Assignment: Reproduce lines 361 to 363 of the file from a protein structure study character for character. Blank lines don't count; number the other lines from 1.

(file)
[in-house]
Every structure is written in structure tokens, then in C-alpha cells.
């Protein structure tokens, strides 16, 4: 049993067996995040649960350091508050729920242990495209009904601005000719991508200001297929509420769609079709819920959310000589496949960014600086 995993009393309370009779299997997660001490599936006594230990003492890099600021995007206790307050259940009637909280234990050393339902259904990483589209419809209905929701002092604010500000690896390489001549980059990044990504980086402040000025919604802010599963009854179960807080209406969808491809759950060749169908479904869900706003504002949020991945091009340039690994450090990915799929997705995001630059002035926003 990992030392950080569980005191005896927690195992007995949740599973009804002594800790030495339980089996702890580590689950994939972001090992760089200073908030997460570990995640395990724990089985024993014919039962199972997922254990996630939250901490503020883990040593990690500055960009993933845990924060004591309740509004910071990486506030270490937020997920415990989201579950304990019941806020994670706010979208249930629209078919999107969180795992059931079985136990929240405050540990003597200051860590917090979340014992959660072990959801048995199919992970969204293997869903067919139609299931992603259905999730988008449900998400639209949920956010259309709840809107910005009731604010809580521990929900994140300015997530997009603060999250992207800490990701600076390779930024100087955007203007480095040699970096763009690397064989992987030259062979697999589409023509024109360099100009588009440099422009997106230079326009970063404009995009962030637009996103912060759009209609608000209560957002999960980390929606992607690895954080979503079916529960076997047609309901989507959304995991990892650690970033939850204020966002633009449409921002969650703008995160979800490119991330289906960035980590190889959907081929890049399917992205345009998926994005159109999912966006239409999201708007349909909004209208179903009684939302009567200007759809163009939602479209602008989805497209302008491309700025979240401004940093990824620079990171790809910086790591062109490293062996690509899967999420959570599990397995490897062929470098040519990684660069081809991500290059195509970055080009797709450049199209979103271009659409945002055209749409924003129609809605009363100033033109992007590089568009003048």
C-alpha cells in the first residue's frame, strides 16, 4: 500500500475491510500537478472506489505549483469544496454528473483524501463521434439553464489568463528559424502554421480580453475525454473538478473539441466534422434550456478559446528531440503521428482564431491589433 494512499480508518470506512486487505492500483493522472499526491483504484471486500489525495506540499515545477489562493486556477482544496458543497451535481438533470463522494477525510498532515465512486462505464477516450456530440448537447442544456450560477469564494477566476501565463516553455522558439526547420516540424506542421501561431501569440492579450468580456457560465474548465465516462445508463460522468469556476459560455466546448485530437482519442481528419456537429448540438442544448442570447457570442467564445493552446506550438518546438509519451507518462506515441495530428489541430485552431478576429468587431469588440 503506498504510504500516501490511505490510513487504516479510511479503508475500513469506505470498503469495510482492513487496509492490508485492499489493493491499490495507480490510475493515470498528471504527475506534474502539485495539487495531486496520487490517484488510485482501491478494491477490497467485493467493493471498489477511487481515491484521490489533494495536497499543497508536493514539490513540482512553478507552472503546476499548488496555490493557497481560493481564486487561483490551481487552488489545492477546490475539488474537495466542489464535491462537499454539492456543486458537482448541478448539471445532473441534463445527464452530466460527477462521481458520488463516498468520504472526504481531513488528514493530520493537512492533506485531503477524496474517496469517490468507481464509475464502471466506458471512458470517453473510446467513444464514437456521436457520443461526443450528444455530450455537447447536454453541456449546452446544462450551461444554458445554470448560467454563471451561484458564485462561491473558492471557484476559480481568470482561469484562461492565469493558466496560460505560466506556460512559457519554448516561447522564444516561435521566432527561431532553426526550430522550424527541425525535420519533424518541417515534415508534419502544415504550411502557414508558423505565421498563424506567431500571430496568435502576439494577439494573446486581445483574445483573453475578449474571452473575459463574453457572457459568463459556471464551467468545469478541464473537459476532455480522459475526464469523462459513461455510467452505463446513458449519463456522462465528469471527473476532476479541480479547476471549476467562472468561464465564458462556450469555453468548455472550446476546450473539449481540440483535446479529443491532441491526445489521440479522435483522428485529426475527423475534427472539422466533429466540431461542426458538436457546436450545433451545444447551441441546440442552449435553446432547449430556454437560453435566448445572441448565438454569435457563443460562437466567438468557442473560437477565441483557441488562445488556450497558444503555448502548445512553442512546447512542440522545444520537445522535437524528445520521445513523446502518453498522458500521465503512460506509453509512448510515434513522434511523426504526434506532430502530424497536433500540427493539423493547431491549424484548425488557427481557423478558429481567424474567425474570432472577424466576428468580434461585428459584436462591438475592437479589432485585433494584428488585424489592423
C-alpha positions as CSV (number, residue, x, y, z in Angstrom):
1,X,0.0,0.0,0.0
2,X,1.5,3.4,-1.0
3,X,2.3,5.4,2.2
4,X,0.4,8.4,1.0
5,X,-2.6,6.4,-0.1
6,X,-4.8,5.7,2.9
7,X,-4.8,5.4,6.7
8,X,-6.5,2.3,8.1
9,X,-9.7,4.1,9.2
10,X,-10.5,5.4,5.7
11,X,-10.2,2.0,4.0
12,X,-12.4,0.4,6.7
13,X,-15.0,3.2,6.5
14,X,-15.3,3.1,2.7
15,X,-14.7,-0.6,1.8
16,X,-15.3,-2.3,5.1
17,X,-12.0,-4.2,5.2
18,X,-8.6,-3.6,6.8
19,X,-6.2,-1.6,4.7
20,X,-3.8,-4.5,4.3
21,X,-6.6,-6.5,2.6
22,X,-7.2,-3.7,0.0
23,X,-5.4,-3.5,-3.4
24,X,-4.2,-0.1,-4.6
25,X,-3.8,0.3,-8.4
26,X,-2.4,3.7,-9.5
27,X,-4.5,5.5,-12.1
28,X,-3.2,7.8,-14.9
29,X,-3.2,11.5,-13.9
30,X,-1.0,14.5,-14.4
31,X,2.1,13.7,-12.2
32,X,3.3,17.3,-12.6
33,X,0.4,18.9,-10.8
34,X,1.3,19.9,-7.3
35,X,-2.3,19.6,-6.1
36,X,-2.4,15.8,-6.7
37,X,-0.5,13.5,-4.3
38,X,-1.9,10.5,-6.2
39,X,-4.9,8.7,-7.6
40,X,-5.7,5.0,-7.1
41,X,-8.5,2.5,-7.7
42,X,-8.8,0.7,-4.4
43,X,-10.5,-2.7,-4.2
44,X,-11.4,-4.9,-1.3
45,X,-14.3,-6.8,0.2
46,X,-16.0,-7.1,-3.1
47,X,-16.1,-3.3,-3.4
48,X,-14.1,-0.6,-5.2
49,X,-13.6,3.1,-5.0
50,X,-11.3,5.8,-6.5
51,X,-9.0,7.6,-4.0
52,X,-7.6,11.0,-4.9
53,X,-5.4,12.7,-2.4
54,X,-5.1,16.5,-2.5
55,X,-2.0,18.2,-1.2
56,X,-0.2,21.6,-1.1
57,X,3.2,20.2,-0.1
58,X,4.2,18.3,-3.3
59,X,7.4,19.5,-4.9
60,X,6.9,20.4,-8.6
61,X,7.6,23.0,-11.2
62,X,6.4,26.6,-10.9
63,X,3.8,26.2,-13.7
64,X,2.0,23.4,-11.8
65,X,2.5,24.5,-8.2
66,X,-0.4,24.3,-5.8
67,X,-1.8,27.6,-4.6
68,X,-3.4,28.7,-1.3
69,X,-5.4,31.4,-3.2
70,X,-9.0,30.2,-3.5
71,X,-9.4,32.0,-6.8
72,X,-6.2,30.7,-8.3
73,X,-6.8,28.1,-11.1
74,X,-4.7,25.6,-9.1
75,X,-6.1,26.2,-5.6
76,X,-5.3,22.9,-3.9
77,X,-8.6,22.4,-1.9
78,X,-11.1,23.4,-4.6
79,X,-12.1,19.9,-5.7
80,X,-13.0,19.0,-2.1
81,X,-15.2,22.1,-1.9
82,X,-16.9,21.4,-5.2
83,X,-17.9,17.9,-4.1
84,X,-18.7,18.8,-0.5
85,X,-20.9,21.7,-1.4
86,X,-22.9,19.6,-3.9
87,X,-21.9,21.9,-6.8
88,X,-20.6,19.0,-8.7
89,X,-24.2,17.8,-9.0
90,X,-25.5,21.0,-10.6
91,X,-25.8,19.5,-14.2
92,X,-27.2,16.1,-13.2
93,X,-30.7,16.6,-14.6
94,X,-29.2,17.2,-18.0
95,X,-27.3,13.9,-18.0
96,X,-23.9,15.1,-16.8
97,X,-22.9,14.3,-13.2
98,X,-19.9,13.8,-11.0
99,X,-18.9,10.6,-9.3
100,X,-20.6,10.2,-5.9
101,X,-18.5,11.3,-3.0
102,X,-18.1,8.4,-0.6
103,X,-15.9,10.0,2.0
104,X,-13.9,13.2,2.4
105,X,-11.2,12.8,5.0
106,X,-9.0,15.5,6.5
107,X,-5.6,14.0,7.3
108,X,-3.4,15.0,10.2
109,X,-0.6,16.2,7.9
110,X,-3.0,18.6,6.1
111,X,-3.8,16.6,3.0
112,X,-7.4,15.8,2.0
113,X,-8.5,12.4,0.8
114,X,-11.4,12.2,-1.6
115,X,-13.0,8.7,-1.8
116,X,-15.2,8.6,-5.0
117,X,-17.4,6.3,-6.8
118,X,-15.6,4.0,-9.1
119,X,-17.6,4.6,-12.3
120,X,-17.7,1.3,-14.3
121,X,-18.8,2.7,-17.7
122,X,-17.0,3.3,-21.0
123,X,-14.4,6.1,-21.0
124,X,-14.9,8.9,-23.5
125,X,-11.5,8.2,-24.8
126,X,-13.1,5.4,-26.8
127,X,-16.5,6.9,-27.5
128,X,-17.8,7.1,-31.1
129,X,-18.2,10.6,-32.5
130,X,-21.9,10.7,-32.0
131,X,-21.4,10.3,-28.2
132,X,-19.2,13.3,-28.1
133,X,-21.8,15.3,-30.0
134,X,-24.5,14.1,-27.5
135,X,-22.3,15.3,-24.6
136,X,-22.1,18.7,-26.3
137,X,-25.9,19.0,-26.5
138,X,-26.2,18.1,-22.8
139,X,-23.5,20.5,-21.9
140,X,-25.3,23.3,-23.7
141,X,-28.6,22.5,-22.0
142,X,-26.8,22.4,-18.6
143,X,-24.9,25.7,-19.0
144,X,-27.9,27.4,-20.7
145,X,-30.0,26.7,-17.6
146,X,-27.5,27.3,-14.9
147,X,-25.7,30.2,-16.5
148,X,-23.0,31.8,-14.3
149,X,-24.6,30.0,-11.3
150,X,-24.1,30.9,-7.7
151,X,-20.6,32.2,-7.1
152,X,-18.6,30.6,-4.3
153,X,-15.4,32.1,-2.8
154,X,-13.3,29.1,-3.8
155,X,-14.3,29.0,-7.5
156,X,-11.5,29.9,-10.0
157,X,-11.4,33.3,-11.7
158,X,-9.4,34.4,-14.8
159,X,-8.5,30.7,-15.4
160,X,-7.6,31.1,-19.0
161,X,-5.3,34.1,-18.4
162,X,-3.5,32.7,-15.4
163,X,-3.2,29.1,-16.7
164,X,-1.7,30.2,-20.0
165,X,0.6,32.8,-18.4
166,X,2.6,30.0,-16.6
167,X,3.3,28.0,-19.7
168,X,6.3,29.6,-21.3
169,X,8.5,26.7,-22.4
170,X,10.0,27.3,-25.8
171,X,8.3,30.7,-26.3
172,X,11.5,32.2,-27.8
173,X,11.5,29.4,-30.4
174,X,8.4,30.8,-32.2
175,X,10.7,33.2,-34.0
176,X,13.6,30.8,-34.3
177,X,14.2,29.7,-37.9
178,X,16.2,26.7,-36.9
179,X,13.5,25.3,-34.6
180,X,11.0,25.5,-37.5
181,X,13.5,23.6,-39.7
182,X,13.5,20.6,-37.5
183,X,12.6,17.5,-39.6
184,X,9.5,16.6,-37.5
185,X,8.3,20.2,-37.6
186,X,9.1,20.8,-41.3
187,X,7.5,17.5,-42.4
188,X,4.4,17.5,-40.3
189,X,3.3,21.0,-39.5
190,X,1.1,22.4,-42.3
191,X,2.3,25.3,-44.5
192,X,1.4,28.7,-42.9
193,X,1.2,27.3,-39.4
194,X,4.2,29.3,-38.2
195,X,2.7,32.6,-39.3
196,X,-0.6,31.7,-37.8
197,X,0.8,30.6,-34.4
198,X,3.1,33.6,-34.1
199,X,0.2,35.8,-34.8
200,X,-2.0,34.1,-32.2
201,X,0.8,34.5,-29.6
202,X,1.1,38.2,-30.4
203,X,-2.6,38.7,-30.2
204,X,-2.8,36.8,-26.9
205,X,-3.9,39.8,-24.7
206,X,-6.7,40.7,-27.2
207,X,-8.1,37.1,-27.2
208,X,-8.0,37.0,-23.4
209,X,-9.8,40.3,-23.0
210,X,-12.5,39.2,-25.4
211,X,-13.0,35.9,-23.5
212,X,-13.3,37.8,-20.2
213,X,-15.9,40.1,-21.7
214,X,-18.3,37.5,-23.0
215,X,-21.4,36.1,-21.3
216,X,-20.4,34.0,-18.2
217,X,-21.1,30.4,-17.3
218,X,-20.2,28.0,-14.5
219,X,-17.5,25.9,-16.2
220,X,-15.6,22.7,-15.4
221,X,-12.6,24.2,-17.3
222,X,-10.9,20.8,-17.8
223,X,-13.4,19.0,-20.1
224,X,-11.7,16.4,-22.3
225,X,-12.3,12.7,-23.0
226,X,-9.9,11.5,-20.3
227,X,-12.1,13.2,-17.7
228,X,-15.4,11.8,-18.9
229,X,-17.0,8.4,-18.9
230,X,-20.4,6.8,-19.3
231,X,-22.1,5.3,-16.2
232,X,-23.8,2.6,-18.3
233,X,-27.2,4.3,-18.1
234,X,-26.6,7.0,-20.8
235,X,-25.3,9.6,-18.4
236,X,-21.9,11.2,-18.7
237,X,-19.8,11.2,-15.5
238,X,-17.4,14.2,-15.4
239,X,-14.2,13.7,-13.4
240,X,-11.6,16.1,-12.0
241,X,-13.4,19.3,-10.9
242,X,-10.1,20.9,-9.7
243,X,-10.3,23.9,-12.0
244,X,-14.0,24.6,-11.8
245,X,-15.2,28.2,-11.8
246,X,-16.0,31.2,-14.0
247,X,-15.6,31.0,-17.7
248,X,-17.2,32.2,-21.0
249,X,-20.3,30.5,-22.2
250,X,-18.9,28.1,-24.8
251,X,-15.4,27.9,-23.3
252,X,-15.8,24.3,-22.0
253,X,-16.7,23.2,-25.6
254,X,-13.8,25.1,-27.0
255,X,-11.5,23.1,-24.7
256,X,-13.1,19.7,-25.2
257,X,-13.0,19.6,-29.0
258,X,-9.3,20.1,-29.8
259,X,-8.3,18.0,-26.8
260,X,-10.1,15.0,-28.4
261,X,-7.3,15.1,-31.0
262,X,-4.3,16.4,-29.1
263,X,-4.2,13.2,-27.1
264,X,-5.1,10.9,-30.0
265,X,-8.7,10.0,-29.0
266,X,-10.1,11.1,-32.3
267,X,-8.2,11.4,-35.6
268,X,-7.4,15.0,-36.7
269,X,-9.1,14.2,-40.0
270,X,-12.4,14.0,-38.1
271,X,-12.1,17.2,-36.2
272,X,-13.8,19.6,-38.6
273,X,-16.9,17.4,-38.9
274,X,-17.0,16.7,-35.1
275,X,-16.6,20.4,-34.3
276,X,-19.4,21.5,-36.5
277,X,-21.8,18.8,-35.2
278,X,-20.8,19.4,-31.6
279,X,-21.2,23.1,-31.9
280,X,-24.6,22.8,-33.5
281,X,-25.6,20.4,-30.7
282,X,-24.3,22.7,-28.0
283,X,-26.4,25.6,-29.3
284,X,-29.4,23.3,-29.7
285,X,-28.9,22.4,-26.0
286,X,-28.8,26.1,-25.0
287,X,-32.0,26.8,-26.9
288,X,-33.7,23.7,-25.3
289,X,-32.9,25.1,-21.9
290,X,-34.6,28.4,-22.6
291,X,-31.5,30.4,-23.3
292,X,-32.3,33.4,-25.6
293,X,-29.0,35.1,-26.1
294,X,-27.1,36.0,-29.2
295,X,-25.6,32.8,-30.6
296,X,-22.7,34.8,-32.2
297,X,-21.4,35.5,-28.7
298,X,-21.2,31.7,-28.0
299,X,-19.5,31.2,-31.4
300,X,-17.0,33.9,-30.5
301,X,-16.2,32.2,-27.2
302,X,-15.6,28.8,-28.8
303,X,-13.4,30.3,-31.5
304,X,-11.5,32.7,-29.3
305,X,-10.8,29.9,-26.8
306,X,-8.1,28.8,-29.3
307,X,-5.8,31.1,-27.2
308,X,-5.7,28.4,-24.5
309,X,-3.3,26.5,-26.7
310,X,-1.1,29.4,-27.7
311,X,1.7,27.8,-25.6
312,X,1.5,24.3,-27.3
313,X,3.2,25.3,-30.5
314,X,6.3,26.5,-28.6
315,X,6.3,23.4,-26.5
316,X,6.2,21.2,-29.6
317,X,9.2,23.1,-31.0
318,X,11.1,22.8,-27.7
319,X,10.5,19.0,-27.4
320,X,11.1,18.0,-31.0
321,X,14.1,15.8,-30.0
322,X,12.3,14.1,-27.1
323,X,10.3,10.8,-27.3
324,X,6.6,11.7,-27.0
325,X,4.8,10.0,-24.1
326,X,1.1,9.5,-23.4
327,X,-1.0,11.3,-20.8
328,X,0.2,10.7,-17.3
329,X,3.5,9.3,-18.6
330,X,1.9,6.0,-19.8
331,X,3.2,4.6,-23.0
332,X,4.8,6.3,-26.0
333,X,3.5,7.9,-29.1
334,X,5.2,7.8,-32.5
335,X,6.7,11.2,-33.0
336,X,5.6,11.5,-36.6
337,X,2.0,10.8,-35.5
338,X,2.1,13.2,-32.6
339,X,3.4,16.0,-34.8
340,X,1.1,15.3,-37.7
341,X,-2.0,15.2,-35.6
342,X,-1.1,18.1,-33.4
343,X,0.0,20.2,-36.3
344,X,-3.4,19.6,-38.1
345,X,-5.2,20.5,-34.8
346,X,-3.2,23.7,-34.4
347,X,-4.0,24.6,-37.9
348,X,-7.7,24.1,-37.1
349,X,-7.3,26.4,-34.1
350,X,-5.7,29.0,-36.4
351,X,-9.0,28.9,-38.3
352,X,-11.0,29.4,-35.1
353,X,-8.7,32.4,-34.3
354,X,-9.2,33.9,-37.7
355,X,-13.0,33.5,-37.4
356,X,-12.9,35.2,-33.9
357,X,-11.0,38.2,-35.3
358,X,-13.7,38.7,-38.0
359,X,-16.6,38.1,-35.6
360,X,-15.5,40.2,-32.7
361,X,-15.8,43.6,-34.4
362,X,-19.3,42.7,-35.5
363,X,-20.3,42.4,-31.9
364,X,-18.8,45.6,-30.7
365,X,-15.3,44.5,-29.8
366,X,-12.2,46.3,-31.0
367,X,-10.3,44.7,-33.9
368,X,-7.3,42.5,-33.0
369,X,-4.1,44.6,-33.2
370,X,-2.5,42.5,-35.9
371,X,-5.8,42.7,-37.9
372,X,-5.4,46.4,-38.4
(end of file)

356,X,-12.9,35.2,-33.9
357,X,-11.0,38.2,-35.3
358,X,-13.7,38.7,-38.0